Saturday, January 10, 2009

Outhouse Doesn't Have To Be A Dirty Word

Recently something came up that made me start thinking about outhouses, or biffies as they are called up in this part of the country. (I know. Strange where one's mind goes.)

Because we still resided in Illinois when we purchased our land here in Minnesota, we came up to it every time we could for several years before moving here permanently. After buying the land, one of the first things we did was to build a biffy . . . in our backyard in Illinois. It was purposely constructed in sections so that we could take it completely apart and transport it up here to Minnesota on our next trip. (Even after we moved here permanently, it was several years before we had indoor plumbing so a good biffy was an essential part of the homestead.)

When we next arrived on the property with the disassembled biffy, we needed to choose a location for it. Roy didn't want to erect it where it would be visible from the future house site, so he chose a really nice spot overlooking a ravine (very picturesque) although a short hike from the house. It was by way of a lovely path winding through the evergreens that he (nature lover that he is) enjoyed each and every trip. For me, it proved to be a bit too far from the house. First of all, it's my belief that women use a biffy more frequently than men (how many women feel comfortable ridding themselves of excess water next to a big tree or off the deck, for heaven's sake?), and secondly, I was the one hauling our toddler to the "facilities" most of the time.

But back to the biffy itself. I painted the inside a light and bright color, we had constructed it with a large window through which one could gaze at the scenery, I put pictures on the walls, hung a small magazine rack and toilet paper holder. We kept two containers on the floor, one containing wood ashes and the other a mixture of wood shavings and sawdust. By frequently sprinkling a small quantity of each of these into the hole, it was very rare to have any kind of an offensive odor in the biffy. Just as I would do with a bathroom in the house, I cleaned it regularly.

Despite all this little building's amenities, the toilet seat sure did get cold in the winter. My mom back in Illinois got the idea to make a crocheted toilet seat cover thinking that would lessen the sense of shock when skin came into contact with the seat. She made the cover with tight-fitting elastic around the backside which provided quite a snug fit. And you know what? It worked! I immediately put in an order for several more covers so I could change it every two or three days, thereby feeling the level of sanitation was being upheld. Plus, you better believe, I also gave strict instructions to all patrons to take care when availing themselves of the comfort of the warmth provided by the crocheted cover!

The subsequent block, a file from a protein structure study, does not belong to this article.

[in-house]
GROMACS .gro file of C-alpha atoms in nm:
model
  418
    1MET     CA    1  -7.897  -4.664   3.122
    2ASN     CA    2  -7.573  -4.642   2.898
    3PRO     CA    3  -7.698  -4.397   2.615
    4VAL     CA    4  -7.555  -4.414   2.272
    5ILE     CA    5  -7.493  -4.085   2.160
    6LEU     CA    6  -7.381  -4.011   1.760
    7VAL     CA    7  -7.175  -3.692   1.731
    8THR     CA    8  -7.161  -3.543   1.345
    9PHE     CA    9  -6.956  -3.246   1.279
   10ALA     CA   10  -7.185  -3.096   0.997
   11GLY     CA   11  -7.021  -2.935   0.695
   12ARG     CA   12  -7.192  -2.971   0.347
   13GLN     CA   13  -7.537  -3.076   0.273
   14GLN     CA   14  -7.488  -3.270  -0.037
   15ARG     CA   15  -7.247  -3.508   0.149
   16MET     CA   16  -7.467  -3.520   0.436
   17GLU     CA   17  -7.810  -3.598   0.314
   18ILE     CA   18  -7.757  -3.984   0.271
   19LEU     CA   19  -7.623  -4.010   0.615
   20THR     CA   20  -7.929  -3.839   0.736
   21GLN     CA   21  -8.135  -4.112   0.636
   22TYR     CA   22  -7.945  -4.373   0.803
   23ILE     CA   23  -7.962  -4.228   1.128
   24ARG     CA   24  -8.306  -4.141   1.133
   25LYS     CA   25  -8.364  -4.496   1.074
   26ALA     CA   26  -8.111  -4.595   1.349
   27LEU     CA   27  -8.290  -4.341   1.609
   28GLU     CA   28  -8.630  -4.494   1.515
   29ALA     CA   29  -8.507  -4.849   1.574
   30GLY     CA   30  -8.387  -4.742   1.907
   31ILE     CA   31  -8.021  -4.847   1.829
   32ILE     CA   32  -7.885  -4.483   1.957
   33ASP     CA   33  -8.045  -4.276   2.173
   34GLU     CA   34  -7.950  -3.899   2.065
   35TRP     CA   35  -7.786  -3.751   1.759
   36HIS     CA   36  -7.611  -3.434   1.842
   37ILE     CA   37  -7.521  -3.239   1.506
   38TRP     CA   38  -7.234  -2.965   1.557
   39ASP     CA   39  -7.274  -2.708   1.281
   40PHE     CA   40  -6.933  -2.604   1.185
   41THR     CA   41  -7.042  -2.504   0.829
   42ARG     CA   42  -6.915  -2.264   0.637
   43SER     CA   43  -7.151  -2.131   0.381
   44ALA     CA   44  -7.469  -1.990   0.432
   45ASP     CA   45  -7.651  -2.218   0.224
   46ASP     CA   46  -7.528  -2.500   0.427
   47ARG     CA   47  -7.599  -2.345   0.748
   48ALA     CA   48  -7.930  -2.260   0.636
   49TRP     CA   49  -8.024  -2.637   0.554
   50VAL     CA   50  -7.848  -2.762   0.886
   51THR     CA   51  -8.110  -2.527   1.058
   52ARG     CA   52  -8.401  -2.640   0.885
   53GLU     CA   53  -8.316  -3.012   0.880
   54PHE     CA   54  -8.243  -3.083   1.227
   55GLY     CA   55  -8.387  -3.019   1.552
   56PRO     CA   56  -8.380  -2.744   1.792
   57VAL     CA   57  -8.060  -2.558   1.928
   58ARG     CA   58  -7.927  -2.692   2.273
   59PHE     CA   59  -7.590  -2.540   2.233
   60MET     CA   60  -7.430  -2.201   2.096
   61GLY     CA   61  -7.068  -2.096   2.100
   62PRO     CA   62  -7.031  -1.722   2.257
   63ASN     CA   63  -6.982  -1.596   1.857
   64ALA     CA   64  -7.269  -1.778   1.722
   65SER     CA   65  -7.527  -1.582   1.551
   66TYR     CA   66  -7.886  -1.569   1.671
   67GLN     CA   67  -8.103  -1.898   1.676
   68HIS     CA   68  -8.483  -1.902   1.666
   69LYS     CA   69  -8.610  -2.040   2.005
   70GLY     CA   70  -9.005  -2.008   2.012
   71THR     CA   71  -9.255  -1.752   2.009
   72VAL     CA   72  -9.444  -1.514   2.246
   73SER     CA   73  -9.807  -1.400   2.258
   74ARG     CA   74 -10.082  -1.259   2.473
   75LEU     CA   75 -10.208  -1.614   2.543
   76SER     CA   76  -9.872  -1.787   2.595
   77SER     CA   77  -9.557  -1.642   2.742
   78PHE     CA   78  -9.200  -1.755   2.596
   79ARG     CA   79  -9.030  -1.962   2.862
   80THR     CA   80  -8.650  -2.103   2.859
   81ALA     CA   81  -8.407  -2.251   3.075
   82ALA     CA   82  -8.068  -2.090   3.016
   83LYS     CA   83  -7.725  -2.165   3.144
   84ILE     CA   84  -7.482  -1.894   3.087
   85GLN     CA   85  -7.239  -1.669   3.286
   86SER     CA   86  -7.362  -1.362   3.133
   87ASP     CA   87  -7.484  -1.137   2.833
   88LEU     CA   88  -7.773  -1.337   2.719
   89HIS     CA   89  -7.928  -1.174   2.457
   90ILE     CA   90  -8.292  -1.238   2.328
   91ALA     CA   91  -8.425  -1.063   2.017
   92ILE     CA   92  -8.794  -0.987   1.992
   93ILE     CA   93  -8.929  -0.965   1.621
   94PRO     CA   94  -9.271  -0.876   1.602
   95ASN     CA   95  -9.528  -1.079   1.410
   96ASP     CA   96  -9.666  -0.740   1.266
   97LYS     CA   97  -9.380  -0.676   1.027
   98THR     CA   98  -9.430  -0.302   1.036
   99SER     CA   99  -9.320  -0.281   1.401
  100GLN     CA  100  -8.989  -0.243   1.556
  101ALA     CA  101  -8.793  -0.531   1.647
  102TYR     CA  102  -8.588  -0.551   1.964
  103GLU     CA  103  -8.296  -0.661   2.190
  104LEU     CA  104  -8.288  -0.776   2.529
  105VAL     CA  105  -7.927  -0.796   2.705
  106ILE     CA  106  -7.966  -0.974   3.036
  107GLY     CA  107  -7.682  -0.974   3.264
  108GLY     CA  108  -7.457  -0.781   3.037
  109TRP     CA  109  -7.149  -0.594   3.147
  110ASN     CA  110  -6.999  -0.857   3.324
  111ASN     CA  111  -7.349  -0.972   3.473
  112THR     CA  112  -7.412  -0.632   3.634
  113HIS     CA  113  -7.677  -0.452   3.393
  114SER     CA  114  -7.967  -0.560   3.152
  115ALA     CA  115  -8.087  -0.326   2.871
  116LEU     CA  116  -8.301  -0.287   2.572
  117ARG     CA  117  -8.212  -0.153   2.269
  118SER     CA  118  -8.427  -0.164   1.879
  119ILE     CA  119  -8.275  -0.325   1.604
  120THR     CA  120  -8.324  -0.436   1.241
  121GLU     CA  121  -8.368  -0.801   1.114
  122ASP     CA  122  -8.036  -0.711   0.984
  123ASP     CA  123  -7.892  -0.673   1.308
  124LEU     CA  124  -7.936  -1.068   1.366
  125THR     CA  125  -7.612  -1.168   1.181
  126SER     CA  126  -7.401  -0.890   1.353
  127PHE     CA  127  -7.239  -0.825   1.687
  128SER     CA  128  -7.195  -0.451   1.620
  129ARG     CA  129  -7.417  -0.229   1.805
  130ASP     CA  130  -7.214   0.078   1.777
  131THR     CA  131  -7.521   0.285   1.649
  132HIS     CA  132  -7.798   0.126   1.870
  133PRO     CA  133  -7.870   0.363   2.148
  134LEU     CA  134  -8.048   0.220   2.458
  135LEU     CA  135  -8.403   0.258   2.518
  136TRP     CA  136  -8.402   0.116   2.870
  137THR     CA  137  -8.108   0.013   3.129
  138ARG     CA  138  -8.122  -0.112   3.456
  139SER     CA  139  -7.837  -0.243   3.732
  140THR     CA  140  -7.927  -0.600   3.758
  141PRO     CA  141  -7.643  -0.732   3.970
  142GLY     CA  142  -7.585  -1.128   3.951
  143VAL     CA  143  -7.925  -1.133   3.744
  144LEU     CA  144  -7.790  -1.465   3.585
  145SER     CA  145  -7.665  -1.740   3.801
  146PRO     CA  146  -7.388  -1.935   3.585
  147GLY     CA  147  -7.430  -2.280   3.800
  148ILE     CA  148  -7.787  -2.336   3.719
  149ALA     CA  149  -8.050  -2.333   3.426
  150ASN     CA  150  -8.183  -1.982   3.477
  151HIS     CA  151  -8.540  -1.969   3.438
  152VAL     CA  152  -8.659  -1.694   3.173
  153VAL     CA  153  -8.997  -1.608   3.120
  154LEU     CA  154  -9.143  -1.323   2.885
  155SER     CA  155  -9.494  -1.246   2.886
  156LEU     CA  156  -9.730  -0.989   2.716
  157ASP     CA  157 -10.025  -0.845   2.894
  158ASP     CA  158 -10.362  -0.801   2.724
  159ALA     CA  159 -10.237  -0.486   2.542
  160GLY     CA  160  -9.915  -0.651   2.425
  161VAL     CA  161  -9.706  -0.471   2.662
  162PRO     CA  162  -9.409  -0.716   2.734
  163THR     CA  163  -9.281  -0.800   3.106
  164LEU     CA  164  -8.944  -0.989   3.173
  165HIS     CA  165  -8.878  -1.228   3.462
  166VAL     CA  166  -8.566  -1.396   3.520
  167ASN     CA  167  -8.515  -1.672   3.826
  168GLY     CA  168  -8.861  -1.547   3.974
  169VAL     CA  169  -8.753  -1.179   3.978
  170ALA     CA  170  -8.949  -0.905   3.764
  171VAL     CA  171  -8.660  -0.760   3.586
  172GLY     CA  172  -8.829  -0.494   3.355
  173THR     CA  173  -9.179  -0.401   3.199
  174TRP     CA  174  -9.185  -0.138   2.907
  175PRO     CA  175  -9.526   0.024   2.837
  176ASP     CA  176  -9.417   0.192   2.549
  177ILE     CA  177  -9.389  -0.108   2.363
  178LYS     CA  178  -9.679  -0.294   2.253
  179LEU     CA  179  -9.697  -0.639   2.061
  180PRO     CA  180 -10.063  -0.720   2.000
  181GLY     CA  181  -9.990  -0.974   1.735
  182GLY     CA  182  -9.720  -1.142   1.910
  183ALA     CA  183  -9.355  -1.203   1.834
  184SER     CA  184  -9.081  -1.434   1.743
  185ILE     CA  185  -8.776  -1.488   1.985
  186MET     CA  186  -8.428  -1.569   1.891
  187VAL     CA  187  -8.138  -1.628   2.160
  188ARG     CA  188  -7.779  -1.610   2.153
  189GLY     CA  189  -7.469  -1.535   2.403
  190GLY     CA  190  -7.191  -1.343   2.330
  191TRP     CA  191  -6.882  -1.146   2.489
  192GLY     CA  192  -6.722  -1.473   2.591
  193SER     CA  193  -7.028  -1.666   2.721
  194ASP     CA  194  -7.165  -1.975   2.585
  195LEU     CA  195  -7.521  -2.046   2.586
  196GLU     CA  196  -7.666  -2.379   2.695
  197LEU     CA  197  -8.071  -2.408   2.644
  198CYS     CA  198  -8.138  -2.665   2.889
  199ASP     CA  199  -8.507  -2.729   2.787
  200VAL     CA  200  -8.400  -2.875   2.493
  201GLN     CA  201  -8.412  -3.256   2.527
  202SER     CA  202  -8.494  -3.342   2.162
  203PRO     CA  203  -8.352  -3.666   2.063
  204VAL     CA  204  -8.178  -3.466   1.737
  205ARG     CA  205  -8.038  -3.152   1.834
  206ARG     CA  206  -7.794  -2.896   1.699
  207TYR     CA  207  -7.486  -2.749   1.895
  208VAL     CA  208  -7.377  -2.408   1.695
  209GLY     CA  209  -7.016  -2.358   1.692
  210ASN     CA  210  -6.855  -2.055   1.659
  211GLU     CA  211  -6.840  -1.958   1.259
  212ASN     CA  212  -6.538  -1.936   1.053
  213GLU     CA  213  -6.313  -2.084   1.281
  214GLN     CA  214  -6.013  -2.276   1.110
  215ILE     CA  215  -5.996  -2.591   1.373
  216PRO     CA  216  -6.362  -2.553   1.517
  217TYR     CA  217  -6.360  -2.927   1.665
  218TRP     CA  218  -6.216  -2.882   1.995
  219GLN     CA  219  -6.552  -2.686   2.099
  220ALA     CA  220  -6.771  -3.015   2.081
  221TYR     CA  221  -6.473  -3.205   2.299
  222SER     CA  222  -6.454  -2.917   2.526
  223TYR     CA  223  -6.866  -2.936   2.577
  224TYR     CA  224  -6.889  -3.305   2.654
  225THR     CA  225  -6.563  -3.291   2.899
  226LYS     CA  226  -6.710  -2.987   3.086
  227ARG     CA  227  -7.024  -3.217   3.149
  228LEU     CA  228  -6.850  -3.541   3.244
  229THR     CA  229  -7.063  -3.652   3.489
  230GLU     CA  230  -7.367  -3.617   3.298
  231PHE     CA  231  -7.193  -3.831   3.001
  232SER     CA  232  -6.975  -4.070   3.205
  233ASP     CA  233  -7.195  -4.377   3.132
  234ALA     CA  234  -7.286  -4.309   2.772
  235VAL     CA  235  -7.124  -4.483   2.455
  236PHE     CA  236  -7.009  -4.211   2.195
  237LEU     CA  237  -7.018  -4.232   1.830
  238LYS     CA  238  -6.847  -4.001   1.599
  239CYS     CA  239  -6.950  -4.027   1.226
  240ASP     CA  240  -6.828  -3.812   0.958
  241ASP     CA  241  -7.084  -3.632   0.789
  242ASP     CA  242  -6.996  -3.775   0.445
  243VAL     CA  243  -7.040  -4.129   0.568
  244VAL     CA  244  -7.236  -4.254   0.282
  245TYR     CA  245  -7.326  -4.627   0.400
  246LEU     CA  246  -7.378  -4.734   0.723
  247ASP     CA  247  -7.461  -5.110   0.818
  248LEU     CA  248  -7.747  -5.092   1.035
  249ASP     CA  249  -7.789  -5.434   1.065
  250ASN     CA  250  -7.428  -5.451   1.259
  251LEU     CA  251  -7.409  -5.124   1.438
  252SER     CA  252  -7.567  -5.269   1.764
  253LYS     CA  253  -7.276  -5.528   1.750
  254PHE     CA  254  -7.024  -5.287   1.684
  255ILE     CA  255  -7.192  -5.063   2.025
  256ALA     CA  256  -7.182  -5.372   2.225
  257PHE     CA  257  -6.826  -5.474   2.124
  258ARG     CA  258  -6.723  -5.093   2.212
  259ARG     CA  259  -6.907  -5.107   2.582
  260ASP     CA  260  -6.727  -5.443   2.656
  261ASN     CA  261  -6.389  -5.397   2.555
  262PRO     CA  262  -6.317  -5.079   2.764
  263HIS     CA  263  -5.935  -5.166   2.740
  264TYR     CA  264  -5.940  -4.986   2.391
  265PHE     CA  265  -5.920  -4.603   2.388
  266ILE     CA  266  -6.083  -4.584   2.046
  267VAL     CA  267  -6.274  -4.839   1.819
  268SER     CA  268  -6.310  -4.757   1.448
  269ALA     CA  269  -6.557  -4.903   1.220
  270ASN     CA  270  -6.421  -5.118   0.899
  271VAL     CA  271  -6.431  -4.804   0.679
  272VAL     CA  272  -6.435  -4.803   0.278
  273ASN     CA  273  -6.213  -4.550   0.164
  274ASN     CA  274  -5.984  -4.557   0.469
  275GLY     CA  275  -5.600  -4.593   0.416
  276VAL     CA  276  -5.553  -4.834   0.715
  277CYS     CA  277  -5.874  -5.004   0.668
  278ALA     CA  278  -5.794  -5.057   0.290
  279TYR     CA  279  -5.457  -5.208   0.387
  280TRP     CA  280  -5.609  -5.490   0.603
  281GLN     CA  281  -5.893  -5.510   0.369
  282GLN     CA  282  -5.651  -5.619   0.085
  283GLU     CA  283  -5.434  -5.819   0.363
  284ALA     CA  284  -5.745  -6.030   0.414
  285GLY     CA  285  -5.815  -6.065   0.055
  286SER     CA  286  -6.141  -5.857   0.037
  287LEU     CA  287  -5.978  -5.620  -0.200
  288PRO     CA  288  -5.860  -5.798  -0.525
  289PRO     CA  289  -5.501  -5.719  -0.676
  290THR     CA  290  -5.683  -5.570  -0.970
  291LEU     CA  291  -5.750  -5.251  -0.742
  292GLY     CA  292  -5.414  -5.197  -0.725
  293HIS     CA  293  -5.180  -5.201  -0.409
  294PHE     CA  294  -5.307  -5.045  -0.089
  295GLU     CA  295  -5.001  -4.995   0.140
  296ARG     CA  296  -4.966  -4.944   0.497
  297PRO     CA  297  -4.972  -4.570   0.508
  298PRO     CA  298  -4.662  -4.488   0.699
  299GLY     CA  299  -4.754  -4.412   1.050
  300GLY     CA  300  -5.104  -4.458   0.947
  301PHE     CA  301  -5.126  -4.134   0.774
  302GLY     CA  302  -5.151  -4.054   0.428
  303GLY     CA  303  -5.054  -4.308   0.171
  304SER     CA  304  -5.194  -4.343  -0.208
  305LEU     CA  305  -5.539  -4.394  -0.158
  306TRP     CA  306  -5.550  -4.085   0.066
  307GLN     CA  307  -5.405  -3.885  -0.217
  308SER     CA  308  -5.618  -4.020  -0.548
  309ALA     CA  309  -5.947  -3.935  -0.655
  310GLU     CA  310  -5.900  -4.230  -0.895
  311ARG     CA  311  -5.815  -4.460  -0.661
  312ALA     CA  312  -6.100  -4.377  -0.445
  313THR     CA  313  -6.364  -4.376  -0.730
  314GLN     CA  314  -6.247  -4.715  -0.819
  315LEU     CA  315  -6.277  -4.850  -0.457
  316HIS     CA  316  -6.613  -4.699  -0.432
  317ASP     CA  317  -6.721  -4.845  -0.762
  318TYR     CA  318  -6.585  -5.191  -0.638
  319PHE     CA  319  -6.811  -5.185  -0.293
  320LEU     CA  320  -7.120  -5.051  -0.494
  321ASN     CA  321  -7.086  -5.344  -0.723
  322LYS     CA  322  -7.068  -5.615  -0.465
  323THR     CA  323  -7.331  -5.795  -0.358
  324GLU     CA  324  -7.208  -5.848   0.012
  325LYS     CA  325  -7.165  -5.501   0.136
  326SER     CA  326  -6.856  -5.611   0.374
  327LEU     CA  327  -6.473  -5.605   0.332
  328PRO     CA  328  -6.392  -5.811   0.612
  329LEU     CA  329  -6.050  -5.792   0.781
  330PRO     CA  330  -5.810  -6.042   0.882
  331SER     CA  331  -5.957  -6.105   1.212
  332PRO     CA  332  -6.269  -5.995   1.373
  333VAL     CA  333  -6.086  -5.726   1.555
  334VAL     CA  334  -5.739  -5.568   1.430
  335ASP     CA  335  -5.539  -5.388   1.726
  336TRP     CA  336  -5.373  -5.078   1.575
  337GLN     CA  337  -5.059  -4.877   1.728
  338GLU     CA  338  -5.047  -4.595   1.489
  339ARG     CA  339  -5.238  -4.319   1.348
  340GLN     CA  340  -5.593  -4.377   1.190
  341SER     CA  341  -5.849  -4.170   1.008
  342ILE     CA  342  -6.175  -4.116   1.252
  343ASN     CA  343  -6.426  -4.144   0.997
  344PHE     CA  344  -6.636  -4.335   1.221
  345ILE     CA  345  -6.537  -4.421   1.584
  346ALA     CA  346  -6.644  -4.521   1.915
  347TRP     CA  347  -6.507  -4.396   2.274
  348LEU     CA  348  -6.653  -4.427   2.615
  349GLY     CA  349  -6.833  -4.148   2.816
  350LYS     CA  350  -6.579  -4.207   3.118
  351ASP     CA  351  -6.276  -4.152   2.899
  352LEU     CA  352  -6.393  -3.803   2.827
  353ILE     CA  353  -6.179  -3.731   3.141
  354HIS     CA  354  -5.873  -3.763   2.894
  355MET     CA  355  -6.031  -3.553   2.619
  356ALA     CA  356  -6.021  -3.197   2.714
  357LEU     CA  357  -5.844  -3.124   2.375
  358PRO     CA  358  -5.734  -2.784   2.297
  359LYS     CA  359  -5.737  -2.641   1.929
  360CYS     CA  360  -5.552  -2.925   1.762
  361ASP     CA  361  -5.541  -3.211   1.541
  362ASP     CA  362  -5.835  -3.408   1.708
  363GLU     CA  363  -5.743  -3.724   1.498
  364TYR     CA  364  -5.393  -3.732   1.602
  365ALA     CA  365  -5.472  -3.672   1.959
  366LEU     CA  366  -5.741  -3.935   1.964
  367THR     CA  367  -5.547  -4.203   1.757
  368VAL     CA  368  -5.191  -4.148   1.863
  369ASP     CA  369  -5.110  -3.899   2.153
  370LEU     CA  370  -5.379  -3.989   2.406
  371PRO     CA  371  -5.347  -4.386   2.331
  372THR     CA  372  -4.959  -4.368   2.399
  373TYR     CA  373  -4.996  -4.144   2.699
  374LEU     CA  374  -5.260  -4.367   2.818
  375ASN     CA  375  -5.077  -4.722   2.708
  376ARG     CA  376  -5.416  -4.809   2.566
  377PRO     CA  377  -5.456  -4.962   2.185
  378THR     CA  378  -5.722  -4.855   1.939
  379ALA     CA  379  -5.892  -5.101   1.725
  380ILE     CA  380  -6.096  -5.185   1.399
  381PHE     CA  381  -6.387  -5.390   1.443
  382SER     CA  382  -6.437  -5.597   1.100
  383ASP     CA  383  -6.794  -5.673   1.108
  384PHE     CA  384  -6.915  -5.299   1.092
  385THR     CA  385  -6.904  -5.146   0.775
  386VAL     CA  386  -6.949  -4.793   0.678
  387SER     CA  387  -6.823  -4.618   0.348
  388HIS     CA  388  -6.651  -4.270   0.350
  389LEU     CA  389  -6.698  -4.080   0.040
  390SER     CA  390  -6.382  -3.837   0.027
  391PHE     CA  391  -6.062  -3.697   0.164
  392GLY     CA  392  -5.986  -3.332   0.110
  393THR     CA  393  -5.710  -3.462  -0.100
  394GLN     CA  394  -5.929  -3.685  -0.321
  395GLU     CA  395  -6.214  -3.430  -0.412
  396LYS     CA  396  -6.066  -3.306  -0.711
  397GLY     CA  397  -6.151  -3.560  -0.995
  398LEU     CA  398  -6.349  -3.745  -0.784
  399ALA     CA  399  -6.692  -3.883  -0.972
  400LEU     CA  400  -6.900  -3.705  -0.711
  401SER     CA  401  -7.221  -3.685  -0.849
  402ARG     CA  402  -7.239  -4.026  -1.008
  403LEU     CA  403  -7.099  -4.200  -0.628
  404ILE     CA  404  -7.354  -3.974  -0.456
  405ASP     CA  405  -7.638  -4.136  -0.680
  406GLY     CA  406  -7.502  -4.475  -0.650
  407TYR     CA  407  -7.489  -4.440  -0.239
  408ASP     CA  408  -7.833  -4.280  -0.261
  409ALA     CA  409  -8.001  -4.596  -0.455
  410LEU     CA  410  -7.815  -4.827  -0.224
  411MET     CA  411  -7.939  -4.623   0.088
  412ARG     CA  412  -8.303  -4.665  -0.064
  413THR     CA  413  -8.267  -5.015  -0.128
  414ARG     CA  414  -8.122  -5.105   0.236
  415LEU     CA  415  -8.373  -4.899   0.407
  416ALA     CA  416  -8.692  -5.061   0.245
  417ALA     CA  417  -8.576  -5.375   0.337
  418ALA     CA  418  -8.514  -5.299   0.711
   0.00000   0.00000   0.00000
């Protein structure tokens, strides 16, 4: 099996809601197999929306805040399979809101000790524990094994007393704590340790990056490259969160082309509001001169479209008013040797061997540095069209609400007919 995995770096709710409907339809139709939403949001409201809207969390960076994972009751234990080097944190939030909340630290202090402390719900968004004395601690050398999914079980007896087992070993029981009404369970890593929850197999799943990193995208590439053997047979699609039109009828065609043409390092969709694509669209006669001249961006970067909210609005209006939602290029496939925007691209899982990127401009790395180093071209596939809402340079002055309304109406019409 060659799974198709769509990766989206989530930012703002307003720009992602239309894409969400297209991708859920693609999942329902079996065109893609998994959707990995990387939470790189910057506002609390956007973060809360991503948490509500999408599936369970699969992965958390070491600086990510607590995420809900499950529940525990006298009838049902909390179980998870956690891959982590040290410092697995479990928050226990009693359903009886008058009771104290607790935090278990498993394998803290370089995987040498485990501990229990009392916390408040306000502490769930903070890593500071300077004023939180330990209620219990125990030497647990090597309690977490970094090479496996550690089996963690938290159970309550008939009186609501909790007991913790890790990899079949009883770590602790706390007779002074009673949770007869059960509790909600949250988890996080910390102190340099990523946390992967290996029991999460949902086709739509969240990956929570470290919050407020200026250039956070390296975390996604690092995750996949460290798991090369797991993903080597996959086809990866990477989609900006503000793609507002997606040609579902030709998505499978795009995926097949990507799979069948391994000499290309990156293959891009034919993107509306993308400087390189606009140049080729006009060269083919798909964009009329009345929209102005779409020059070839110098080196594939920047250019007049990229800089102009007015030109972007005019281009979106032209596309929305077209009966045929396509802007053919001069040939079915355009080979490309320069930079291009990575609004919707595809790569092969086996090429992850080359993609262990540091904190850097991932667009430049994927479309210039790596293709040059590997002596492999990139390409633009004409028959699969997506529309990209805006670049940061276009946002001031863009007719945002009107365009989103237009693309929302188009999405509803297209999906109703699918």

The custom-crafted seat covers certainly provided a source of conversation for anyone using our facilities and also garnered more than one curious question when they were seen as I was folding my clean laundry at the laundromat each week.

The picture below, for better or worse, is a classic in our family. Our daughter, these thirty-some years later, has it mounted on the wall over her desk in her office.

The story behind it is simple. My mom was up visiting us and she and I were involved inside the house while Roy was working outside. I can't remember specifically what he was doing but it must have had something to do with wood, as you'll notice the hatchet in his hand. Inside I noticed our small daughter starting to take off her pants and asked why she was doing so. She replied that she needed to take a walk to the biffy. So I called outside to Roy and asked if he would take her. He said sure and off they went. My mom grabbed her camera and captured them heading down the path to the biffy secluded in the woods, no doubt having an animated conversation the whole way.


  1. That picture is too cute!
    My grandparents in Wisconsin didn't have an indoor bathroom at their house for years and it was always an experience for us as little kids to visit them and use the outhouse!

  2. Thanks, Ruthie! When I was growing up we, too, had relatives in the country who had an outhouse but theirs was NOT nice so I think when I found myself living with one I vowed to make sure that using it wasn't a bad experience!

  3. In our part of the north of England it's called a netty. Since, like the houses, they were made of solid stone, most older houses still have them, usually converted into a storage shed.

  4. Hi, Jim - Bet you and your lovely wife are glad to be home together in England again!

    Do you have any idea where either of the names for outhouses . . . biffy or netty . . . come from? Do you think "biffy" could come from "bivouac?"